By John David Ebert
Date Published: July 31, 2013
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Introduction to the Last Days of Celluloid:
An Excerpt from Post-Classic Cinema
by John David Ebert
Film, today, now finds itself in exile.
But in exile from what? And from where?
After the destruction of the Temple by the Romans in the Romano-Jewish Wars of 70 AD and then with the erasure of the Jews from the geopolitical map of Palestine by the emperor Hadrian in 135 AD, the Jews found themselves in exile from their homeland, to which they did not return until 1948. Their particular model of society has been termed “diasporic” by Arnold Toynbee,[i] and appropriated by Arjun Appadurai as the social model of the “diasporic public spheres” configured today by non-local and post-national social formations such as Al-Qaeda, Anonymous, and other revolutionary movements and criminal organizations which now pose the major threat to the world’s locally based Big National governments.[ii]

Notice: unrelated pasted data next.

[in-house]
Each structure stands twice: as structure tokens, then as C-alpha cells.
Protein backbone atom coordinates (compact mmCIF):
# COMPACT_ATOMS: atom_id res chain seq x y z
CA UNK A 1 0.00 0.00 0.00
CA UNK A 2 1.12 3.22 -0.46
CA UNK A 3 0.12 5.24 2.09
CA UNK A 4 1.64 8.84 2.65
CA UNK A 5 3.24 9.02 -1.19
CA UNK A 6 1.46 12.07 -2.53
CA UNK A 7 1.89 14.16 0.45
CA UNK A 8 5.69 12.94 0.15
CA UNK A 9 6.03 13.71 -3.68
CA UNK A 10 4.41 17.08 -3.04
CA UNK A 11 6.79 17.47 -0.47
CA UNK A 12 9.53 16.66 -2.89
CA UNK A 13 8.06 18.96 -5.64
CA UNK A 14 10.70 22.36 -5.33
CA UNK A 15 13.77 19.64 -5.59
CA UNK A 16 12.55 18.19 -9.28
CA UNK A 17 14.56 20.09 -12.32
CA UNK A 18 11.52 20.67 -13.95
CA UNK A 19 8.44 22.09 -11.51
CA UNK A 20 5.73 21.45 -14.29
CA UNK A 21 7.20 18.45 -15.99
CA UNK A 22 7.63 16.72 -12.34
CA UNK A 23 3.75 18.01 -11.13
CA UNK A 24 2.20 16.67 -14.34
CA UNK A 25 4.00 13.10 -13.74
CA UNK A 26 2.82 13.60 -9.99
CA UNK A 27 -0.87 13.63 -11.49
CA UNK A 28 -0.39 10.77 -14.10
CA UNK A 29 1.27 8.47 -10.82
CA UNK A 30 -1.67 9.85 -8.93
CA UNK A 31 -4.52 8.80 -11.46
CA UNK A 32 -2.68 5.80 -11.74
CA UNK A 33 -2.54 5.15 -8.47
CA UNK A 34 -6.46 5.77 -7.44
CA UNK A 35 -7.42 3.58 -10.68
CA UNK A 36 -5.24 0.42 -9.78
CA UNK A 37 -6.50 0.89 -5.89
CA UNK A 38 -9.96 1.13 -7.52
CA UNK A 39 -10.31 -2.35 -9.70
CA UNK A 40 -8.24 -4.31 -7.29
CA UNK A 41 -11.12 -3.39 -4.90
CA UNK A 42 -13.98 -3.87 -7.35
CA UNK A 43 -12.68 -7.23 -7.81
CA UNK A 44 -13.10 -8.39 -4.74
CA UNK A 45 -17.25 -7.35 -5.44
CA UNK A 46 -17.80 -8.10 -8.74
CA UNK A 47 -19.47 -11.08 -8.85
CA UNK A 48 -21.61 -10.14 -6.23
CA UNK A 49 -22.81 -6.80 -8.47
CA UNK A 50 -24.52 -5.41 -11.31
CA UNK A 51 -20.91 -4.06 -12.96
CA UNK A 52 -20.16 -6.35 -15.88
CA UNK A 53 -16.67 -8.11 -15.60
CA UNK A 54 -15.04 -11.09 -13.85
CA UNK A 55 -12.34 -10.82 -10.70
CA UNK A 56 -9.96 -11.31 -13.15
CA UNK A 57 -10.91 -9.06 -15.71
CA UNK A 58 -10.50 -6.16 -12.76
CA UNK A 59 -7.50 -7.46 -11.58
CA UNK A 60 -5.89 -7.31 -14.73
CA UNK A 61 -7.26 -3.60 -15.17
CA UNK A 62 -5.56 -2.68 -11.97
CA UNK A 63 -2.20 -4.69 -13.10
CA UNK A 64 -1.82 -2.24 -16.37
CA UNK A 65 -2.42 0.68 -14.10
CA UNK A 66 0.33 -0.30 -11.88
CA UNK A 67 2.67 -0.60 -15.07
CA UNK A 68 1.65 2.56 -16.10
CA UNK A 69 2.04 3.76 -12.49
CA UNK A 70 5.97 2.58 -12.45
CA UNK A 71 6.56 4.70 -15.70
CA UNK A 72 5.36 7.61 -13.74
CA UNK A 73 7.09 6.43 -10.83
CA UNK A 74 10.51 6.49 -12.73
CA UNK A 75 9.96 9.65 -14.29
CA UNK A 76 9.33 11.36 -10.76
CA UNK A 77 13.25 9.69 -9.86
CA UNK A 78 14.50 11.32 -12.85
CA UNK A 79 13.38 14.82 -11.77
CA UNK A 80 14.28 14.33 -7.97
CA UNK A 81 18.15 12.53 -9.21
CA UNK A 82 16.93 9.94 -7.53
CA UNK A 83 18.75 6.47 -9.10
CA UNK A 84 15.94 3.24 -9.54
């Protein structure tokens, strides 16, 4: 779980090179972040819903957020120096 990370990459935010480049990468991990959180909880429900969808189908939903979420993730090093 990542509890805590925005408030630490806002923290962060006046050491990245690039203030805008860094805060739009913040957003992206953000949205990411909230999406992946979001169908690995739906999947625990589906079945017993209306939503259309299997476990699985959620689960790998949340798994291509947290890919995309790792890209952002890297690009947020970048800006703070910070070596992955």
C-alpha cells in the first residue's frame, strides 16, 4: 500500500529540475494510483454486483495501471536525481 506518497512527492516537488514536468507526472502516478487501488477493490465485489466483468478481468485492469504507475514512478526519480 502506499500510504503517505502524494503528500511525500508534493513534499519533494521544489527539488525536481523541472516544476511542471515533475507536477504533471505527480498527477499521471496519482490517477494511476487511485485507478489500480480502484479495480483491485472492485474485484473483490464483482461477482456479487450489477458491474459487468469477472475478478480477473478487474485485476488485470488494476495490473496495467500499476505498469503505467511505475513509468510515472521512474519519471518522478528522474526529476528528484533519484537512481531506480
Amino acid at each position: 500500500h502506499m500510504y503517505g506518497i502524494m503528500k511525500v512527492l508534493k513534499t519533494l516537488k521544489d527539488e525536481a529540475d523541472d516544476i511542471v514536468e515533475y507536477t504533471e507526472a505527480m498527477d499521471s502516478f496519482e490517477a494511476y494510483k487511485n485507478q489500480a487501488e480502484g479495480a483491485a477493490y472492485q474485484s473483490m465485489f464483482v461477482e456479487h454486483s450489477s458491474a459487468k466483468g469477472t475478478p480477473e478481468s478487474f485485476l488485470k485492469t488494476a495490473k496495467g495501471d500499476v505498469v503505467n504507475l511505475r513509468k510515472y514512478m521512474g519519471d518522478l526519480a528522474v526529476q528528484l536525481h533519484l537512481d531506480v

But with respect to film, the exile has to do with its delocalization from a material substrate in celluloid – which signifies a particular set of discrete images imprinted onto a specific strip of celluloid enclosed in this or that canister – to the virtual interiors of the electronic matrix of global digitization. In exiling film from a particular material substrate to a globally dispersive network, the release of a single Hollywood movie, say, can now be globally synchronized to open on the same day in all the planet’s movie theaters which have converted to digital projection (and virtually all theaters, since January of 2012, are in process of doing this; all will have done it by 2015).
Continued. . .